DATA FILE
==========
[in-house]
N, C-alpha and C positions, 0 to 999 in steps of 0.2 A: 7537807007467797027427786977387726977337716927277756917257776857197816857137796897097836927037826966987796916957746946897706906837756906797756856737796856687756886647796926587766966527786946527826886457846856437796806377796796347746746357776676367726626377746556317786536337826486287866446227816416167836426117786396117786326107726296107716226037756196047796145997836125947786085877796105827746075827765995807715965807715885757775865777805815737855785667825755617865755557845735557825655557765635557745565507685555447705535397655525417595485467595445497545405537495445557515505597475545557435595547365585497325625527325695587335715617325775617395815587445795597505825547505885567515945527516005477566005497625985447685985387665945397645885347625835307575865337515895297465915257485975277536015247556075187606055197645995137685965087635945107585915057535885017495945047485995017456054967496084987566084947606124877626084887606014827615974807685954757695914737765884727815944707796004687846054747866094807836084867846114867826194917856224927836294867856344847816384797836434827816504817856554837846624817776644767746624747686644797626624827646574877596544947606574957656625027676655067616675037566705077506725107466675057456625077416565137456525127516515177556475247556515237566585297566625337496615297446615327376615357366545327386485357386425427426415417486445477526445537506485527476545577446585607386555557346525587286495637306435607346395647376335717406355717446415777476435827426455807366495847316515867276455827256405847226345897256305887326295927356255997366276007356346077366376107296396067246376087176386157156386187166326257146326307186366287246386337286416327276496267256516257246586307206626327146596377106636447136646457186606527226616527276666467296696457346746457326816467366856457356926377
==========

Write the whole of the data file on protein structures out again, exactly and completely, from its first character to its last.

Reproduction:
[in-house]
N, C-alpha and C positions, 0 to 999 in steps of 0.2 A: 7537807007467797027427786977387726977337716927277756917257776857197816857137796897097836927037826966987796916957746946897706906837756906797756856737796856687756886647796926587766966527786946527826886457846856437796806377796796347746746357776676367726626377746556317786536337826486287866446227816416167836426117786396117786326107726296107716226037756196047796145997836125947786085877796105827746075827765995807715965807715885757775865777805815737855785667825755617865755557845735557825655557765635557745565507685555447705535397655525417595485467595445497545405537495445557515505597475545557435595547365585497325625527325695587335715617325775617395815587445795597505825547505885567515945527516005477566005497625985447685985387665945397645885347625835307575865337515895297465915257485975277536015247556075187606055197645995137685965087635945107585915057535885017495945047485995017456054967496084987566084947606124877626084887606014827615974807685954757695914737765884727815944707796004687846054747866094807836084867846114867826194917856224927836294867856344847816384797836434827816504817856554837846624817776644767746624747686644797626624827646574877596544947606574957656625027676655067616675037566705077506725107466675057456625077416565137456525127516515177556475247556515237566585297566625337496615297446615327376615357366545327386485357386425427426415417486445477526445537506485527476545577446585607386555557346525587286495637306435607346395647376335717406355717446415777476435827426455807366495847316515867276455827256405847226345897256305887326295927356255997366276007356346077366376107296396067246376087176386157156386187166326257146326307186366287246386337286416327276496267256516257246586307206626327146596377106636447136646457186606527226616527276666467296696457346746457326816467366856457356926377